We’ve noticed something lately, even though it’s not new: Some people don’t peel their carrots and cucumbers. They leave the skins of their beets and eggplants intact.
At first glance, it seems like a stylistic choice, a rustic affectation, a noble nod to that longstanding farm-to-table movement — “Look! This came from a farm! You can taste the local dirt!”
Who are these people, and why aren’t they grabbing the peeler to strip off those nasty bits? A chef and food-waste activist, a couple cookbook authors, a recipe developer, and some food writers tell us their motivations behind their no-peeling stance.
When food writers cook at home, they choose the easy way because, well, it’s easy, and that outer layer has extra fiber and nutrients they could use. “I don’t peel most vegetables because one, I am lazy and feel like a good scrubbing is fine; and two, because I want the most out of my produce. Heck, I don’t even peel beets save for the really gnarly tops,” says Linnea G. Covington, a food writer in Denver, Colorado. She’s worked in the restaurant industry since she was 16, in Denver, California, and New York City.
A chef for 12 years and a food-waste activist in San Francisco, Alison Mountford cites the same reasons, plus more. “[I’m] looking to reduce my food waste, and I like the color variation too — cucumbers, yams, russets.” Mountford loves the two-tone look in the final dish. Because we all know looks matter.
Soon after Thanksgiving, Mountford is launching Ends & Stems, an in-home, food-waste-resource site with facts and tips for reducing and reusing your food waste to save money, the environment, and yourself from the boredom of the same old recipes. One cited fact: 25 percent of the food brought home ends up in the trash. Don’t let that happen. Mountford points out ways to better use the kitchen tools you already have, such as the freezer, to reach these goals. (Basil ice cubes anyone?)
San Francisco cookbook author and recipe developer Amy Sherman always peeled her vegetables when she first started cooking, but now she doesn’t unless the skins are really tough. She wants the extra vitamins and minerals often found in the skin, in addition to fiber. Yet Sherman still peels potatoes when she’s serving them mashed. She also peels the bottoms of asparagus stalks and artichokes because of the tough texture. But not much else.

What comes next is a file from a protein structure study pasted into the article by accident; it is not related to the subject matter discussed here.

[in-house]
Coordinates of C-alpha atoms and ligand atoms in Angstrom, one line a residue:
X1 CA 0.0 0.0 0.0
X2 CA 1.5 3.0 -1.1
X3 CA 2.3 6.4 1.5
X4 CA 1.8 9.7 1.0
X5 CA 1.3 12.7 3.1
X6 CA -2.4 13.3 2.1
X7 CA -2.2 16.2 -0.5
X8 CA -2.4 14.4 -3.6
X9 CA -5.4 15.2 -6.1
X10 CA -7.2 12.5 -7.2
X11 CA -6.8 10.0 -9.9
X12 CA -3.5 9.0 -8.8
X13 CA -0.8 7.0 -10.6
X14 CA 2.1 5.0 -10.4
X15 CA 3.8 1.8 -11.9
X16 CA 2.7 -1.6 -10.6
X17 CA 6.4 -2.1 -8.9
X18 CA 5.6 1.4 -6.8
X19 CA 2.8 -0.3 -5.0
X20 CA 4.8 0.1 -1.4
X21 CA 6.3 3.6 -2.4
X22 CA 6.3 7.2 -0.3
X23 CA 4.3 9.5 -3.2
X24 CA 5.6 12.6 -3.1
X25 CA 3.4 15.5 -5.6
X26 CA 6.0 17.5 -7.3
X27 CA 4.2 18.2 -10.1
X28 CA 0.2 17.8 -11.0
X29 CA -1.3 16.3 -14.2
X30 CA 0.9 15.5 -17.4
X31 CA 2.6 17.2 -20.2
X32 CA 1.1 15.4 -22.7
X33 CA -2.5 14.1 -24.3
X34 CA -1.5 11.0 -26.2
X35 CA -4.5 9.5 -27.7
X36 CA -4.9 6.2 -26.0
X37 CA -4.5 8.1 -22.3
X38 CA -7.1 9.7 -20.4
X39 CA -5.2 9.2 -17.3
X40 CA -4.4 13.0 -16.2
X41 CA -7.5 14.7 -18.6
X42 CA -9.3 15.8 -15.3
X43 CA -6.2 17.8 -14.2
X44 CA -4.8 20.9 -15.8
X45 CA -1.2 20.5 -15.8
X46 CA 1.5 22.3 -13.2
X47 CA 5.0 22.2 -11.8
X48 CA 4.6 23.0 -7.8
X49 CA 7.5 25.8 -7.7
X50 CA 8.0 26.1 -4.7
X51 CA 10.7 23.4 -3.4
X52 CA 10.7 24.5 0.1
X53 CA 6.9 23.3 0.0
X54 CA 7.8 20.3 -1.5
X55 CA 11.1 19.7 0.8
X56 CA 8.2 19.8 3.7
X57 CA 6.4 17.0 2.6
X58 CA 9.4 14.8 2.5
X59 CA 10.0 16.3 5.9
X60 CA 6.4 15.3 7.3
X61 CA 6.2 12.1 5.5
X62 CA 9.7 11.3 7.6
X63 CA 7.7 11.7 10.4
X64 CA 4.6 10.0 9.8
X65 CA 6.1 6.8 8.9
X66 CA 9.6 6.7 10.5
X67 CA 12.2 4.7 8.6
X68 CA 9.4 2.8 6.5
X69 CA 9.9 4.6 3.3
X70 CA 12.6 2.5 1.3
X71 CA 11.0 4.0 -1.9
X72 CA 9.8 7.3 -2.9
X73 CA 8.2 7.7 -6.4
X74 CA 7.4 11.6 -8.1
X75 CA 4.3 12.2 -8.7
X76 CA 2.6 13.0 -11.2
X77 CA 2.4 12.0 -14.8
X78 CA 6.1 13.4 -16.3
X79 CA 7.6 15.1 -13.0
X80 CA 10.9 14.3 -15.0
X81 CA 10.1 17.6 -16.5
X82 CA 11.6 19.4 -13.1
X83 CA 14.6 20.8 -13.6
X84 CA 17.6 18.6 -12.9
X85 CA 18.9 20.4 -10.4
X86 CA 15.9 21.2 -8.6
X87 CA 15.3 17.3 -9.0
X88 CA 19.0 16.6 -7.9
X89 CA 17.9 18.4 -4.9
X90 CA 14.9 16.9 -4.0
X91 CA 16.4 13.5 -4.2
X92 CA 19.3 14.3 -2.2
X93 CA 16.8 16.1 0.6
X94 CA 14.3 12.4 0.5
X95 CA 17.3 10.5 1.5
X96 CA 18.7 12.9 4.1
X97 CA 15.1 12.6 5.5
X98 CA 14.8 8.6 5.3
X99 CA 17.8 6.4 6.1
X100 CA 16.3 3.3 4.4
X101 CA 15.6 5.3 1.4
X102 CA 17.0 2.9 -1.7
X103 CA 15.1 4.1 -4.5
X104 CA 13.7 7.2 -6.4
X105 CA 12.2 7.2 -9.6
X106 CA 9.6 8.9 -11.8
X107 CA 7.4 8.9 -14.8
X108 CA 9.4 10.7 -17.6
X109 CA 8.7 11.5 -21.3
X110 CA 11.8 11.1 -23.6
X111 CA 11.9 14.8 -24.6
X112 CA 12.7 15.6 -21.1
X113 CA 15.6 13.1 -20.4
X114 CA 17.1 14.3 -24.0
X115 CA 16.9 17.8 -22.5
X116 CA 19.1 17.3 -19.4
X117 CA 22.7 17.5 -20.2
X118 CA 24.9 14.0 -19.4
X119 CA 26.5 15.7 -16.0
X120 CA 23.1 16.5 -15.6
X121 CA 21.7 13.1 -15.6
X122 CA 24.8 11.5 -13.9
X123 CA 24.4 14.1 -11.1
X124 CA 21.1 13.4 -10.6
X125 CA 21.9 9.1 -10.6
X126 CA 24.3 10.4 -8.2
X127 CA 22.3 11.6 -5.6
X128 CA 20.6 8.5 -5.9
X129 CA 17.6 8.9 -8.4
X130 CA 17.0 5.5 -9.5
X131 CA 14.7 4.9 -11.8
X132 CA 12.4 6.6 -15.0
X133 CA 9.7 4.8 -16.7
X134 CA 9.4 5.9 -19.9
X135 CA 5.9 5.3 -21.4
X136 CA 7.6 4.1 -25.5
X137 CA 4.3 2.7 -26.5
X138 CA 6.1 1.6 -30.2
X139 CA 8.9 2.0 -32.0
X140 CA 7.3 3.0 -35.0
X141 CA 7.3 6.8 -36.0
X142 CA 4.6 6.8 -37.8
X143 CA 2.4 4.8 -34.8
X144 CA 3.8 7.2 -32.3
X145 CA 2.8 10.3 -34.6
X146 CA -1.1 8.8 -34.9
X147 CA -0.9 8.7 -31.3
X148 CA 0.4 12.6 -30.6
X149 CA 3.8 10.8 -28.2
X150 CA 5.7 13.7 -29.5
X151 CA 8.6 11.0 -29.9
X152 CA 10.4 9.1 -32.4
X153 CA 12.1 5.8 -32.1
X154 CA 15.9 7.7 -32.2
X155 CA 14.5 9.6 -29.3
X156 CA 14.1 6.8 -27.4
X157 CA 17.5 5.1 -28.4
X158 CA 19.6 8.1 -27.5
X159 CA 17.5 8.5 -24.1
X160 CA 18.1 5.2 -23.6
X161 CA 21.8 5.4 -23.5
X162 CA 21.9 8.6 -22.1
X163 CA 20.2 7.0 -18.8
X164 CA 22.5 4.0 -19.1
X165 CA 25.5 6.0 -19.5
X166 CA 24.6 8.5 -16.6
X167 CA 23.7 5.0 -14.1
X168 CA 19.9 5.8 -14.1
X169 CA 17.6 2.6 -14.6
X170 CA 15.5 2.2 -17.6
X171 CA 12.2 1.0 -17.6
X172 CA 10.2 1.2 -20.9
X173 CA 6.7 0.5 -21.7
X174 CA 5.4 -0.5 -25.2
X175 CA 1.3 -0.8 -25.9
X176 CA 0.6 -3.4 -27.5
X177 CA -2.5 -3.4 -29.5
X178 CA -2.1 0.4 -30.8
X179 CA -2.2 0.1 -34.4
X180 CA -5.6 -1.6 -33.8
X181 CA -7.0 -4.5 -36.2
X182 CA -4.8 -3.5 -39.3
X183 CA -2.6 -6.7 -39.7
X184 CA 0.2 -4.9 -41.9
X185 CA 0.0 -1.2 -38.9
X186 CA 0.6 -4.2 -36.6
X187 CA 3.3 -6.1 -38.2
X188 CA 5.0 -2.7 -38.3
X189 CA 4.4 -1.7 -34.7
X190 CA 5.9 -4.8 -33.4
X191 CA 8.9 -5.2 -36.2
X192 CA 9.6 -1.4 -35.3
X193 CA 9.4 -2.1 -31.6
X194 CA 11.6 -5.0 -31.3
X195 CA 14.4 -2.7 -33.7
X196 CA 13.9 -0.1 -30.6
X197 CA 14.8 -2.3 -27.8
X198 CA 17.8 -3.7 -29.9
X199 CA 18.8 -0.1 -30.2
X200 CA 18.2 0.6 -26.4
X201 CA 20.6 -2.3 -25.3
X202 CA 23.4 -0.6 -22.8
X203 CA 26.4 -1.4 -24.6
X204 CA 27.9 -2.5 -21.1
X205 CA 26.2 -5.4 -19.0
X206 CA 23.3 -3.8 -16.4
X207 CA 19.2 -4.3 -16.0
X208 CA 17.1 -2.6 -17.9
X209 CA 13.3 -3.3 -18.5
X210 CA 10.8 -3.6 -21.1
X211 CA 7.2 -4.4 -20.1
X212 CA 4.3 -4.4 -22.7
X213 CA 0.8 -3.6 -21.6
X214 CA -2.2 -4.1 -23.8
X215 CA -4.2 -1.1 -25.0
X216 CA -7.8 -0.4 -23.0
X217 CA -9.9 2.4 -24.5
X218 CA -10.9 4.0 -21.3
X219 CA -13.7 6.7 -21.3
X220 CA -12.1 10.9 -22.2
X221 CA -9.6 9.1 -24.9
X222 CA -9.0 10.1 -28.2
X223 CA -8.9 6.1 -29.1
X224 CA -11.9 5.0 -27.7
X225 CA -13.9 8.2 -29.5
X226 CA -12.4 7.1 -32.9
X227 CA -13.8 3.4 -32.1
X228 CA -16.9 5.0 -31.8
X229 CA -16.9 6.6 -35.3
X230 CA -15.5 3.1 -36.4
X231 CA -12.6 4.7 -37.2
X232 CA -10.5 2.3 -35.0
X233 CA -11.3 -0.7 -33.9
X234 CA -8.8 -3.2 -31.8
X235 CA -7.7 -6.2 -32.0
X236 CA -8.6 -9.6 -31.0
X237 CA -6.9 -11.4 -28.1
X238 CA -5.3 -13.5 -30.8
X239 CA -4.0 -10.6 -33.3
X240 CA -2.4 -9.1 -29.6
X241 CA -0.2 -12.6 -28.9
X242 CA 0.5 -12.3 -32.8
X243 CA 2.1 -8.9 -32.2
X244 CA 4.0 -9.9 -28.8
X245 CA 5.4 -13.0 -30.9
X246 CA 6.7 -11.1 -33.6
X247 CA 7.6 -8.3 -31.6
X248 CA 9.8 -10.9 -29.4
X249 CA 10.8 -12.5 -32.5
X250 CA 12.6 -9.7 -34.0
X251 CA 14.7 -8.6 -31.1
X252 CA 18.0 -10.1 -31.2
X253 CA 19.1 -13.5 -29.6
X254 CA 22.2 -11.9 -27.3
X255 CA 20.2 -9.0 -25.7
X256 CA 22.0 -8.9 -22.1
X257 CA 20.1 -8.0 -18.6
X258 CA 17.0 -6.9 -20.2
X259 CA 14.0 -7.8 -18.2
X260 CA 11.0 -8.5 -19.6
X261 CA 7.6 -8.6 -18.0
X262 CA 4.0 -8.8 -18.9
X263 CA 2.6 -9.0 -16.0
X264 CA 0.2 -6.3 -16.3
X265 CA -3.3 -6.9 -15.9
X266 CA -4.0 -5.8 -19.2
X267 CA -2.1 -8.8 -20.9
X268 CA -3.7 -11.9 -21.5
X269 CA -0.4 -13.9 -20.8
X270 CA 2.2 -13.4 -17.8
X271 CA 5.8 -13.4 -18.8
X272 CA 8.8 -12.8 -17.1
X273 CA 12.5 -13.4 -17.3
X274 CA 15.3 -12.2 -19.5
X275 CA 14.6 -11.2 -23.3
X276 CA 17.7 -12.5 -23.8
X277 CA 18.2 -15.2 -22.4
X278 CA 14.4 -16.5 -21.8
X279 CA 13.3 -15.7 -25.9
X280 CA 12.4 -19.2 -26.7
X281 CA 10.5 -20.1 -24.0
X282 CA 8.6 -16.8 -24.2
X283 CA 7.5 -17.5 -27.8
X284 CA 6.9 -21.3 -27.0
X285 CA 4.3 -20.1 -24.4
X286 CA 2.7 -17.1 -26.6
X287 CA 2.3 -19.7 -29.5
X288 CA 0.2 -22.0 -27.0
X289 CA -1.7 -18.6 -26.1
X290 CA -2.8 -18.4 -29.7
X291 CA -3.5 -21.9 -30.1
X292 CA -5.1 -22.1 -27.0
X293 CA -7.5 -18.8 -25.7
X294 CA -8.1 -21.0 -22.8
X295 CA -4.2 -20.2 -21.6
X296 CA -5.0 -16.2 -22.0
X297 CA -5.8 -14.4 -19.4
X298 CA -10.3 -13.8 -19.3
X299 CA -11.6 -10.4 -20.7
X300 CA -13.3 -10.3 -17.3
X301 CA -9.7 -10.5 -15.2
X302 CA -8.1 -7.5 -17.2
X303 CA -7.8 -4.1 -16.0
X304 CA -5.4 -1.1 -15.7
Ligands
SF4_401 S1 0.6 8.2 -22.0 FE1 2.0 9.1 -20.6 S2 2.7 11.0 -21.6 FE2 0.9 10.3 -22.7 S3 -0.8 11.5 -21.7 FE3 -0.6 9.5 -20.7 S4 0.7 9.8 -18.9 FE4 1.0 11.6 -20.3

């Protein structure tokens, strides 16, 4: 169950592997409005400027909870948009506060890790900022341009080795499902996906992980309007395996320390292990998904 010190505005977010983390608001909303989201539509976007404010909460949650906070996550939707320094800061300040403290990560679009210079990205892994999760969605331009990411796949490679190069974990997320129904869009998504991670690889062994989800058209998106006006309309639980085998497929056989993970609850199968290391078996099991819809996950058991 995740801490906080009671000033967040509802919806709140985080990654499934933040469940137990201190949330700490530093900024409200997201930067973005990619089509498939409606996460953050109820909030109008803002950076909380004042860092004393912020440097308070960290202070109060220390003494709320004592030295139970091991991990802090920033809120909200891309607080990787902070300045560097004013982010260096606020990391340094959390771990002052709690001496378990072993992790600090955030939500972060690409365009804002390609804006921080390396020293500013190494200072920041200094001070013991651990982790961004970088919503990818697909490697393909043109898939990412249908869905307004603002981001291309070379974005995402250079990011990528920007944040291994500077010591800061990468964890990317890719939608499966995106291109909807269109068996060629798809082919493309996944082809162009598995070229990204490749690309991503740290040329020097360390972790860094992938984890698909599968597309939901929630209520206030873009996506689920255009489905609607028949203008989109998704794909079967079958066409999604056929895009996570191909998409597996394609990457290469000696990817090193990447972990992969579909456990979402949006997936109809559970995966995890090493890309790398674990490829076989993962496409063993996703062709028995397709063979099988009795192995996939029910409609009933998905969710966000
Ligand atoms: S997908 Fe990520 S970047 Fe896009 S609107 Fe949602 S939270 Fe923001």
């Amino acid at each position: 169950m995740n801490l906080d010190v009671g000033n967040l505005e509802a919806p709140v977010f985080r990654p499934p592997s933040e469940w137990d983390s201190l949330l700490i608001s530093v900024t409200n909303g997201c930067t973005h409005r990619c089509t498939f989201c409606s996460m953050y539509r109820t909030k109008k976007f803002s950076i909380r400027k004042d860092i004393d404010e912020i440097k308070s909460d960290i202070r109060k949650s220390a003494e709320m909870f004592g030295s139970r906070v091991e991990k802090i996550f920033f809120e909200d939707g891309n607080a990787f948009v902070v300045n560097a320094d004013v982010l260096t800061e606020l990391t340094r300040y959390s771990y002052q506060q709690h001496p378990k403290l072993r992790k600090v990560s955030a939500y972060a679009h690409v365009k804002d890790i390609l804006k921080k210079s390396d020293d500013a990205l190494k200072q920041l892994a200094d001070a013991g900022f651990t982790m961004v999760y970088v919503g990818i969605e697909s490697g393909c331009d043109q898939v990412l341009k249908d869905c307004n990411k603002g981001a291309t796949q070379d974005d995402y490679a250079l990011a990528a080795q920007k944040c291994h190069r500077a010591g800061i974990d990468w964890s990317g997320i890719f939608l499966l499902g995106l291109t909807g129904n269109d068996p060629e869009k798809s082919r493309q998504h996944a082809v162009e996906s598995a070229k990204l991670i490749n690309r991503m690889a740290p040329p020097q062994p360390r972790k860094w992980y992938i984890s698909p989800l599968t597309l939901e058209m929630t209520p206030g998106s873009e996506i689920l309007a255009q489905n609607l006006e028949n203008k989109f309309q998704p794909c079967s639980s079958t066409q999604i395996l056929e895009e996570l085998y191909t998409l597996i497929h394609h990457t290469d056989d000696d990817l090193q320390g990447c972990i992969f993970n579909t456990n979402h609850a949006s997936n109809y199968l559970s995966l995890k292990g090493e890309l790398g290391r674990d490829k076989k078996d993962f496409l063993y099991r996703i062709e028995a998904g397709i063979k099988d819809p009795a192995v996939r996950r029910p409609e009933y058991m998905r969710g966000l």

“I want to get more nutritional value, and I’m buying mostly organic vegetables so I’m less afraid of any chemical residue,” Sherman says. “If I’m blending in the Vitamix, I can’t see the point of peeling either, since it will pulverize just about anything.”
Some peels, especially on apples, are rich in pectin, which can lower your cholesterol and blood sugar, according to Berkley Wellness at the University of California. Potato skins have more fiber, B vitamins, iron, and potassium than the flesh. Just avoid greenish skins.
As far as washing your unpeeled produce, no need for soap. Rinse it with water, which will remove most of the dirt, bacteria, and some pesticide residues on the surface. You can scrub firmer vegetables with a brush. And that shiny wax on cucumbers, tomatoes, and apples is safe to eat, according to Berkley Wellness.
When the vegetable is really good, Karen Solomon doesn’t peel. Solomon is the author of cookbooks such as Asian Pickles and Can It, Bottle It, Smoke It. “I peel most carrots, but the ones from Tomatero Farm I don’t peel because they are so fresh and sweet that there’s no point. No bitterness at all in the skin,” Solomon says.
Boiled down, weigh the arguments against peeling some of your vegetables:
- It saves time.
- You get extra insoluble fiber, which keeps you regular. (yay!)
- Vegetables can look prettier with all their clothes on.
- Peels provide texture and flavor — that you want.
Regardless of whether you sit in the peel or no-peel camp, make sure to scrub those vegetables extra well. No one wants to eat dirt, even if it is local and organic.